The fiction in the current May/June Issue #204 also leans toward the fantasy side and wouldn’t be entirely out of place in The Third Alternative/Black Static. There’s an overarching theme of irredeemable loss, and while many stories are set in the future or on other worlds, the tales are less science fiction than fabulism. The strongest is the lead story, “Longing for Langalana” by Mercurio D. Rivera, which depicts a species infatuated with human beings and how one member of this race deals with unrequited love in a very human (i.e. not overly sensible) way.

Some of the other stories in the issue include “The Song” by Time Akers, in which the protagonist undergoes severe body enhancements to make himself an instrument for his muse, only to find the small success achieved is as ephemeral as his inspiration. “Palestina” is an alternate history in which the state of Israel does not come into existence after World War II; history buffs of the period may be intrigued by author Martin J. Gidron’s speculations, but as a piece of fiction I found it less than compelling. I’m not sure what to make of “The Rising Tide” by someone with an initialized byline, C. A. L. The imagery is sharp in this tale of betrayal, and it might make a good movie, but I’m not sure all the artifice is much more than just that. Possession by aliens is a staple of SF and horror, but the twist in “Summer’s End” by Jamie Barras examines how someone might feel when that possession ends.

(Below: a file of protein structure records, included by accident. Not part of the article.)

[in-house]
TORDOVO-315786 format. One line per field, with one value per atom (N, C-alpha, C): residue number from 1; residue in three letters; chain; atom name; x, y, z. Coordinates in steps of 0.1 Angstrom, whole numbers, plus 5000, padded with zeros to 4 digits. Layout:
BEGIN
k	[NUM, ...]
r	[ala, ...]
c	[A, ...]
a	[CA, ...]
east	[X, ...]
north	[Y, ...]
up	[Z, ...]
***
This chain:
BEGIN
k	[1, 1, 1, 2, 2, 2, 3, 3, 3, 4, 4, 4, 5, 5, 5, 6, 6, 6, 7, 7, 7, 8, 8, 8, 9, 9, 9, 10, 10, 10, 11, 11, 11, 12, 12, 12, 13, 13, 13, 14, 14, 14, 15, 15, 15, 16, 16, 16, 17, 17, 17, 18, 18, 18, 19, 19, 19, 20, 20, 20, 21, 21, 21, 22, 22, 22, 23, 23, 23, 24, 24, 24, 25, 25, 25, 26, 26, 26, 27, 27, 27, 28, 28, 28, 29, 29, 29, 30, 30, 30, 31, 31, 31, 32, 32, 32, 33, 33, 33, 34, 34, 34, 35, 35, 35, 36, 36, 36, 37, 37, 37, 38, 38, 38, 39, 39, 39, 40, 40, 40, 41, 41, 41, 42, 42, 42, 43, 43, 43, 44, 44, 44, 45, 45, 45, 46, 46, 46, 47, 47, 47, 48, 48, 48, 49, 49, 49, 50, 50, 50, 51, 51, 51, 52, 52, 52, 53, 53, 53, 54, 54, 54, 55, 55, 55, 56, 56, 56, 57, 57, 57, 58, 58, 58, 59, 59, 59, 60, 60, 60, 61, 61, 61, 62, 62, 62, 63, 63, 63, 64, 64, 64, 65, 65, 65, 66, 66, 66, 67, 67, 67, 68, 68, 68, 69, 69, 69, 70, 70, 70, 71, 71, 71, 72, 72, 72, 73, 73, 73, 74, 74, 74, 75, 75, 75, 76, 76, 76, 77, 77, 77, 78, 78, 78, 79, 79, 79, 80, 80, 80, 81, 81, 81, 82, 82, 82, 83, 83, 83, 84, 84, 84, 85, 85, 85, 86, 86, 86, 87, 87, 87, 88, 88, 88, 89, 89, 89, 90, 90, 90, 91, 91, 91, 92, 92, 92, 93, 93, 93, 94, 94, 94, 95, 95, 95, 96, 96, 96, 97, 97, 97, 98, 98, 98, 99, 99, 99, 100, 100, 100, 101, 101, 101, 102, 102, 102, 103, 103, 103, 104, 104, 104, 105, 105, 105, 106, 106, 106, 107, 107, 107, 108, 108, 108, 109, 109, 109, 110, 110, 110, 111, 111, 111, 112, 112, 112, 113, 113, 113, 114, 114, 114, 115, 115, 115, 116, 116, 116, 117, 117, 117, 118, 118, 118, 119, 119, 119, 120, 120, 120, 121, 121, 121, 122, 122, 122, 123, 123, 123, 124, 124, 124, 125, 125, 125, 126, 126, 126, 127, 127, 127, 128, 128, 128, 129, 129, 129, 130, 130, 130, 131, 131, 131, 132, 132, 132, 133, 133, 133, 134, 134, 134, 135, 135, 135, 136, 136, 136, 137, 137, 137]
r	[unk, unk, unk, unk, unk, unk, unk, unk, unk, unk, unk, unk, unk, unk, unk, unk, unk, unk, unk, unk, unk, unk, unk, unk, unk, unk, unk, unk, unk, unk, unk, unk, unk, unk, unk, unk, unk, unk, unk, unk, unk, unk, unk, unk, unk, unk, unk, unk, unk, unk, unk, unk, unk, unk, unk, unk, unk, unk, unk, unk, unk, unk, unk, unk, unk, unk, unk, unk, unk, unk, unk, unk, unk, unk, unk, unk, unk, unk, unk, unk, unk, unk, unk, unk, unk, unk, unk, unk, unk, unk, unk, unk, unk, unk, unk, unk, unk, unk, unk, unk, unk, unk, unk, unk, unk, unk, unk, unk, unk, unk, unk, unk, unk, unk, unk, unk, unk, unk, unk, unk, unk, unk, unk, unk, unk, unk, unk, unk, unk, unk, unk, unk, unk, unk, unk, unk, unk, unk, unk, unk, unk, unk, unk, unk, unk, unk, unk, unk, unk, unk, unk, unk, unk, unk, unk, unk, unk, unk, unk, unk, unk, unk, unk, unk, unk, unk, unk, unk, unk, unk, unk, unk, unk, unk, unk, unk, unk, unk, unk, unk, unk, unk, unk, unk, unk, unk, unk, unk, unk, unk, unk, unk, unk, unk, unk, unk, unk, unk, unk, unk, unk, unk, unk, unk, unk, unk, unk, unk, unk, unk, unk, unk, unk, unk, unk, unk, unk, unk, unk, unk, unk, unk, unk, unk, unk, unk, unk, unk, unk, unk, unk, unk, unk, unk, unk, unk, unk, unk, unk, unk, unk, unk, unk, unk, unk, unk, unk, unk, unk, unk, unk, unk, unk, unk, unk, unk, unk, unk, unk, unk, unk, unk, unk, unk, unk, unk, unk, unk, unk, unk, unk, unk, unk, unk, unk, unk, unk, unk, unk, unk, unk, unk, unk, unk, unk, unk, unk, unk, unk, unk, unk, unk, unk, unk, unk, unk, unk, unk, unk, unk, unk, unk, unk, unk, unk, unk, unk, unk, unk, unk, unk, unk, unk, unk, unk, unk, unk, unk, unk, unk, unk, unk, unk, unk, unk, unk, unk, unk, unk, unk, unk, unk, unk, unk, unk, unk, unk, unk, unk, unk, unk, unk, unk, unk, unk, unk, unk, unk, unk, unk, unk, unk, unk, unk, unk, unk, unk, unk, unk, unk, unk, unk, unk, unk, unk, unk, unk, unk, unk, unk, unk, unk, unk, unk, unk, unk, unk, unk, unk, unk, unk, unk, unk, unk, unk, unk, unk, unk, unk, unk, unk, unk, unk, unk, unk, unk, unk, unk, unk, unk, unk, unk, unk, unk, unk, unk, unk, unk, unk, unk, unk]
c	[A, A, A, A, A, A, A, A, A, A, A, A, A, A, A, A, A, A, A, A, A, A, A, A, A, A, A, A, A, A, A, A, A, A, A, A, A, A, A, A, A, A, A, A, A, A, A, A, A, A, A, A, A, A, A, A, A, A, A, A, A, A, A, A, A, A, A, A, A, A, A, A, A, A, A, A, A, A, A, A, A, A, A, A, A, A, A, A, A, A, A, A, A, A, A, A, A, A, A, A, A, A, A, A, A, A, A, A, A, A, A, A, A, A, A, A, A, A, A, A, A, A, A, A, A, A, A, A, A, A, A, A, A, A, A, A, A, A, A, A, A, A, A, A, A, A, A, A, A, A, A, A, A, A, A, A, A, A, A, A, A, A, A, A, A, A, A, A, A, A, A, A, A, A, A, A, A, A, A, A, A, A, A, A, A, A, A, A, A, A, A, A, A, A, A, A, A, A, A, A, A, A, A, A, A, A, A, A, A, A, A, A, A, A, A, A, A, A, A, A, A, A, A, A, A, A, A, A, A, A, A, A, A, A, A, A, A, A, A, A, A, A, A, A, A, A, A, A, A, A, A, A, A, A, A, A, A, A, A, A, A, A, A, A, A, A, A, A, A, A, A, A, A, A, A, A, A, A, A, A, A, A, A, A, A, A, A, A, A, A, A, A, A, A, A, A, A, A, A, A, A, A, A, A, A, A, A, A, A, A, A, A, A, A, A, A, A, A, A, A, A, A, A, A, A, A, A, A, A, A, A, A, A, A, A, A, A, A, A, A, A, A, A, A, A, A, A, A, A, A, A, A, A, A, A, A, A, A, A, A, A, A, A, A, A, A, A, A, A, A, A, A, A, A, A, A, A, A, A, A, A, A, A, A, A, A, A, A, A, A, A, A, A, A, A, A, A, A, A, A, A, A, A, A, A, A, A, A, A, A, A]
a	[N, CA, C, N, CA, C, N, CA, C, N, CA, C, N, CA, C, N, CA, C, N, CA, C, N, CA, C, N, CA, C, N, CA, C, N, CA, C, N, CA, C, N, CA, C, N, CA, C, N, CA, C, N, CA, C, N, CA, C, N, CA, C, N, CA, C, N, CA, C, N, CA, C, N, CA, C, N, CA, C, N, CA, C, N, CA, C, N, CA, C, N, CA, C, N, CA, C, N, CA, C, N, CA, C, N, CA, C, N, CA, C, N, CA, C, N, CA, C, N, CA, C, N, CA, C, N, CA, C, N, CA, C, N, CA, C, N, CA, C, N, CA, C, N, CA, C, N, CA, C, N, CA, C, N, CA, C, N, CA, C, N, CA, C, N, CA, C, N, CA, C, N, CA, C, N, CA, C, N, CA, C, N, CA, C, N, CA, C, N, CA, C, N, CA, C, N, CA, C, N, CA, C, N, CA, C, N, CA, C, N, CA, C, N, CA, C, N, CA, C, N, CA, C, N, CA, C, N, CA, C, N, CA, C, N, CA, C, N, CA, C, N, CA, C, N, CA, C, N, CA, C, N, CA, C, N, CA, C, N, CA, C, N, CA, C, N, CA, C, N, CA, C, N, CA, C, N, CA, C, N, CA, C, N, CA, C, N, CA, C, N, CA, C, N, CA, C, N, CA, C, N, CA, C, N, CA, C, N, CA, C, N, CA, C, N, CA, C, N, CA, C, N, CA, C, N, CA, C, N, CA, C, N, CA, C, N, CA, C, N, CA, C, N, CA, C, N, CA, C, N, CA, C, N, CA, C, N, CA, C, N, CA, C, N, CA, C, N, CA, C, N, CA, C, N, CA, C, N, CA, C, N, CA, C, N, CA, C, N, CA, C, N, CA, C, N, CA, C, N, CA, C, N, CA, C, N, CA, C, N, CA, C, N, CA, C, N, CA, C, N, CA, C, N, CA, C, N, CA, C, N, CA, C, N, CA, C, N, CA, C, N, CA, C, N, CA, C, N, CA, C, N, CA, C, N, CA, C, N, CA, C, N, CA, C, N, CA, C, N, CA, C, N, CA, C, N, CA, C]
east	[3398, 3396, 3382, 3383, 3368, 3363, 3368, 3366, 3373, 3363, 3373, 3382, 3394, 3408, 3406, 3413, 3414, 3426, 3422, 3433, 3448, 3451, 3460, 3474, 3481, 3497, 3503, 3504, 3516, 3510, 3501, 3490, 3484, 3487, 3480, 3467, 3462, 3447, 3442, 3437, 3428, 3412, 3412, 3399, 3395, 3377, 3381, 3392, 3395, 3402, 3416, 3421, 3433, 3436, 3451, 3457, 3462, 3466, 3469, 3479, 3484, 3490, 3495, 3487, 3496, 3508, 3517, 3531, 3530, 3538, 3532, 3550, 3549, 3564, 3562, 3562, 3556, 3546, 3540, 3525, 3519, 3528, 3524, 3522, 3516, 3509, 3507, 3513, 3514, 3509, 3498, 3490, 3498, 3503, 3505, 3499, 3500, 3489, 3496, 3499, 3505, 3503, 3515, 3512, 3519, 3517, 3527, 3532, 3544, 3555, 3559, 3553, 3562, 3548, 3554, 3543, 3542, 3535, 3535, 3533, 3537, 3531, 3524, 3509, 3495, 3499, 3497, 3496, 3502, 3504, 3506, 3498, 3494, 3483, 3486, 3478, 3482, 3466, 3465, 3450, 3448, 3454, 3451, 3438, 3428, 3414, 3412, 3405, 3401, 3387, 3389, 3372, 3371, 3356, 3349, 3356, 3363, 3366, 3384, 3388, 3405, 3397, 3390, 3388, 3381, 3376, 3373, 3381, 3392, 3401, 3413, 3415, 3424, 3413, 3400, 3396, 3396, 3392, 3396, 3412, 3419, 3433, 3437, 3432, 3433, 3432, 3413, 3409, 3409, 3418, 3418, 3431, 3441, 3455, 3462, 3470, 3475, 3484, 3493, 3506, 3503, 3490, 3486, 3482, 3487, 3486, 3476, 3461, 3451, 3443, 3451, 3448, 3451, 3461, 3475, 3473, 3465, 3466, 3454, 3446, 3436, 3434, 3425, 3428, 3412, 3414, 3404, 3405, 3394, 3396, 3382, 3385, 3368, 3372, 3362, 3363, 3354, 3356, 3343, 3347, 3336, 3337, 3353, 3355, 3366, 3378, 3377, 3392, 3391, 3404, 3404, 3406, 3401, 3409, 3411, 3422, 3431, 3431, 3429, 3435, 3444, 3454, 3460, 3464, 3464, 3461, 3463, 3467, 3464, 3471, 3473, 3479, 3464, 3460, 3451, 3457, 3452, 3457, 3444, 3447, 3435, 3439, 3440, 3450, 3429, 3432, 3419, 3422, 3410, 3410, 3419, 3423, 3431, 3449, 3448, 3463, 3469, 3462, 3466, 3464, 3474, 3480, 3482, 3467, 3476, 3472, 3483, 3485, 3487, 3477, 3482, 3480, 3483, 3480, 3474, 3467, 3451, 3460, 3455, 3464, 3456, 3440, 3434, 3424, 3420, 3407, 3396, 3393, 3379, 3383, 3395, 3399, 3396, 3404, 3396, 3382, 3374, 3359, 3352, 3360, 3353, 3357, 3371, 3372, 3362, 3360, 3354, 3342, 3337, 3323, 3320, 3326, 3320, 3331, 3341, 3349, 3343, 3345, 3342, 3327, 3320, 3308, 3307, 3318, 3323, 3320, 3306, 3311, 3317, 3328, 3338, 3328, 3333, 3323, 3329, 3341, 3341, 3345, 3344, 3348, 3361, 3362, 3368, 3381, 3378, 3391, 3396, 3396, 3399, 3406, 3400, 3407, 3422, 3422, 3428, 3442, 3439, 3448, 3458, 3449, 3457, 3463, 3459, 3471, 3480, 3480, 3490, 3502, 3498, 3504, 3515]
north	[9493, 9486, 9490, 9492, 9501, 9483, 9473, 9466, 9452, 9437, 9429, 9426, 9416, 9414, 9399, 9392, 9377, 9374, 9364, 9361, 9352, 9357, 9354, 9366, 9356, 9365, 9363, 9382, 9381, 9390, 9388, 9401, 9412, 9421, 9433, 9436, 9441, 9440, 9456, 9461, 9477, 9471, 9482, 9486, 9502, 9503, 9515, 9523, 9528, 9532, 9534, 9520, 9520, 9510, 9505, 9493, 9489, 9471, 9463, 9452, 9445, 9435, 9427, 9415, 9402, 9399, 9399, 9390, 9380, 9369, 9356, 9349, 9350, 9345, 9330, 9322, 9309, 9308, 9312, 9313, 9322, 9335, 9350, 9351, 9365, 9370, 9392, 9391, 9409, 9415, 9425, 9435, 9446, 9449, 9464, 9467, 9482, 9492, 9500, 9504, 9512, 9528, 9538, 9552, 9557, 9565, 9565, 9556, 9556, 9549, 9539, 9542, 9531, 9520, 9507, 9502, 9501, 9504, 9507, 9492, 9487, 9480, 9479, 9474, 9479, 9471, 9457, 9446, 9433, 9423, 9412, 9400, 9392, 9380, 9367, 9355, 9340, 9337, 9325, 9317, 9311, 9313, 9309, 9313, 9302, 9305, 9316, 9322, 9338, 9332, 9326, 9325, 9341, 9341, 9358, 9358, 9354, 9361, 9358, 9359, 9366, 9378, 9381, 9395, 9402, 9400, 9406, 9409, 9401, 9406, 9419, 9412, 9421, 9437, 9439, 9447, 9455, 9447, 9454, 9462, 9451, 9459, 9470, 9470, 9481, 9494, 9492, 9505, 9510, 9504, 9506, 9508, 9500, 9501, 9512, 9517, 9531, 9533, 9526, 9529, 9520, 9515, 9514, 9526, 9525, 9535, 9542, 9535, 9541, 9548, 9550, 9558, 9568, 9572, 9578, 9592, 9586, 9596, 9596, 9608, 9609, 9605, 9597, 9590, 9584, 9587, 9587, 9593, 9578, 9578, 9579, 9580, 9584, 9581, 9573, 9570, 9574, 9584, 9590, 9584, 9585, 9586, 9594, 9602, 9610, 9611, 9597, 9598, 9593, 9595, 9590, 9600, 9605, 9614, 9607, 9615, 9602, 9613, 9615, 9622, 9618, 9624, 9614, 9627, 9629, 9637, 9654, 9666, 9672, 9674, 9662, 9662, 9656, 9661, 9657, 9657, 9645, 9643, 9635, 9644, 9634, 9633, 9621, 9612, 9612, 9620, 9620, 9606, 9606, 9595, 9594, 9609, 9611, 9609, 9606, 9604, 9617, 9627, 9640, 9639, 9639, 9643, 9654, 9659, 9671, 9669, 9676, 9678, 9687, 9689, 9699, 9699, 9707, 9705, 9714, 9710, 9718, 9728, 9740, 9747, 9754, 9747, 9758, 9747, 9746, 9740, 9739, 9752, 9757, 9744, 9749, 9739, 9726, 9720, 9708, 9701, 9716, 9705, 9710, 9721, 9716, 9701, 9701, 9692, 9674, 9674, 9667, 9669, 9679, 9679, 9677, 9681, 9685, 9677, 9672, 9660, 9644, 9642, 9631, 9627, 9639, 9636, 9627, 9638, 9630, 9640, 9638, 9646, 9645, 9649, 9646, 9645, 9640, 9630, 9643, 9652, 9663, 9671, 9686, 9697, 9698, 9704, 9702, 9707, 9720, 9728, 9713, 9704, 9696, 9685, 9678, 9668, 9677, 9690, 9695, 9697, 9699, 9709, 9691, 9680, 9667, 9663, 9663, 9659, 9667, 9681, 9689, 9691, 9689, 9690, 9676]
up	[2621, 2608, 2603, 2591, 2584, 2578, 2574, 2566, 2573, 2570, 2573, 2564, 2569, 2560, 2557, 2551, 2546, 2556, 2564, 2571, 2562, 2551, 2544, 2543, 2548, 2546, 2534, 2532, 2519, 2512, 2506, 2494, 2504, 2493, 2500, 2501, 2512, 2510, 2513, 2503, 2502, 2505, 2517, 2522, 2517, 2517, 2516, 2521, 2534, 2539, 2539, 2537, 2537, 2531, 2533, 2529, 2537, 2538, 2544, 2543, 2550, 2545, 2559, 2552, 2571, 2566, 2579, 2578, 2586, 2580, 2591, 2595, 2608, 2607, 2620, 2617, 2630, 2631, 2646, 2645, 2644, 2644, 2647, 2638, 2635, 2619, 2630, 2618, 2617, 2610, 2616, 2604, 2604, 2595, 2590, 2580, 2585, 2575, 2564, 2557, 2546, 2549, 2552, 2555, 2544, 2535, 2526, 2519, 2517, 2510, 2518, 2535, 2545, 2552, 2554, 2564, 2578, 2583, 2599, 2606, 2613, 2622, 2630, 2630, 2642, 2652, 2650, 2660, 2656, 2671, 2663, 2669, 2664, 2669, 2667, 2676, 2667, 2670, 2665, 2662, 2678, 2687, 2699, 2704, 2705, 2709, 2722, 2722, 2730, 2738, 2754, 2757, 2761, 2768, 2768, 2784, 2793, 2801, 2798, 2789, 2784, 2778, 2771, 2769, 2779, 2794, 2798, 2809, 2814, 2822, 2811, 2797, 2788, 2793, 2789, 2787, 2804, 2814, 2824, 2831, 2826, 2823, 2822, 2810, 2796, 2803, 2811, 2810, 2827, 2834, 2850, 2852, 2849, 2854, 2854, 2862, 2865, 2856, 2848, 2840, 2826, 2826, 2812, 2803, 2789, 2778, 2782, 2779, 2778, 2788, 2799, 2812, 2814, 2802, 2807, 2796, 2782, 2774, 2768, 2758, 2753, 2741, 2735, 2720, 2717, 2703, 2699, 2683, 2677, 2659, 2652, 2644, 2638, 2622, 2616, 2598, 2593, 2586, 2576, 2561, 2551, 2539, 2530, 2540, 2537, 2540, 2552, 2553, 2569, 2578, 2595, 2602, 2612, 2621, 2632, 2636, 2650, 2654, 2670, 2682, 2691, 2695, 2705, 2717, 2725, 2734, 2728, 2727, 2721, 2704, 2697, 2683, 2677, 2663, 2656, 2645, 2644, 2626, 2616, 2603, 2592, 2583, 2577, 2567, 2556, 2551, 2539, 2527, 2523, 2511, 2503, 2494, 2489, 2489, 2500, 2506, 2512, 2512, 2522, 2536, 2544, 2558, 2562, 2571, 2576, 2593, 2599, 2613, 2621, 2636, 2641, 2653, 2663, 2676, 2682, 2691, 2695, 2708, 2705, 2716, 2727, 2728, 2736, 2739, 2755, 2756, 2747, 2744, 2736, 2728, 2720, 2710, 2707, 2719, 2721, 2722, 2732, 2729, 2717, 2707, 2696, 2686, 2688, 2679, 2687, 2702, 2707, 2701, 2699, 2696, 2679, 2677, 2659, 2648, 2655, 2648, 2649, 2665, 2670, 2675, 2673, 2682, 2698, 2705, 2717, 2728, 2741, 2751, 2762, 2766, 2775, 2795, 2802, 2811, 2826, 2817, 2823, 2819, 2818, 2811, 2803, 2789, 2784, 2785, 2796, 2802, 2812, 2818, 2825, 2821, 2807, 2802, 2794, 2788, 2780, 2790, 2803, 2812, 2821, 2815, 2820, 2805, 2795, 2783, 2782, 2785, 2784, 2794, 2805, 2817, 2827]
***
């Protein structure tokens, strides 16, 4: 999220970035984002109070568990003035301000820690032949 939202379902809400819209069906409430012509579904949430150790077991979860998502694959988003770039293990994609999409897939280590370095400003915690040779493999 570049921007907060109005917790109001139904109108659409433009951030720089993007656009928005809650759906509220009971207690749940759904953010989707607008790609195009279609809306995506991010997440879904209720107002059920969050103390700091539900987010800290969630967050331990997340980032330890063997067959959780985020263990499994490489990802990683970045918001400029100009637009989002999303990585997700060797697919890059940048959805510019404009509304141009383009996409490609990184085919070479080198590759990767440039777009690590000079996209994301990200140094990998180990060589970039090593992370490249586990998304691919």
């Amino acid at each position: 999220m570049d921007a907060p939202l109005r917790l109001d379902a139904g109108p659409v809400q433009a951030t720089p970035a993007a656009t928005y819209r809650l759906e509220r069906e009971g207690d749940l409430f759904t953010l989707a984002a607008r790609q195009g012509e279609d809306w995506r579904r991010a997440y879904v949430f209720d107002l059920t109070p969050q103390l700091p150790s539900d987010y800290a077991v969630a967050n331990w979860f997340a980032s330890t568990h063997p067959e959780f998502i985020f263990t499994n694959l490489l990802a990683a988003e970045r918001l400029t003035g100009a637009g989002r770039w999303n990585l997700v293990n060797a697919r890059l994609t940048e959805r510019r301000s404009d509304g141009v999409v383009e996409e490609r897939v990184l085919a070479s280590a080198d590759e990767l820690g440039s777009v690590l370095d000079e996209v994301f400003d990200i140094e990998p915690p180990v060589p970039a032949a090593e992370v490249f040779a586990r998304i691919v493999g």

My other favorite story from this issue is “A Short History of the Dream Library” by Elizabeth Hopkinson, who gained her berth in magazine by winning the 2005 James White Award for new writers. In a kind of cross between Borges and Robert Sheckley, a man goes to great lengths to protect his dream, even if it is always the same one.

H. P. Lovecraft’s Magazine of Horror

While Interzone reinvents the pulp tradition, H.P. Lovecraft’s Magazine of Horror replicates it, both in look and content. The term “pulp” comes from the cheap wood pulp paper on which such magazines were published from roughly the 1910s through the early 1950s. The reason was economics, and I assume cost is why Lovecraft’s follows the tradition of printing on lower-cost paper. Evidently, they haven’t quite gotten their arms around production costs, as the latest issue has a cover date of Spring 2005; the magazine has yet to complete the four issues that would constitute a year’s subscription. Editorials in the two issues that I have (numbered 2 and 1.5, the latter because it should have appeared in spring 2004 but was delayed until Fall) complain of distribution problems. There is no website per se for the magazine, but you can order any of these issues directly from the publisher.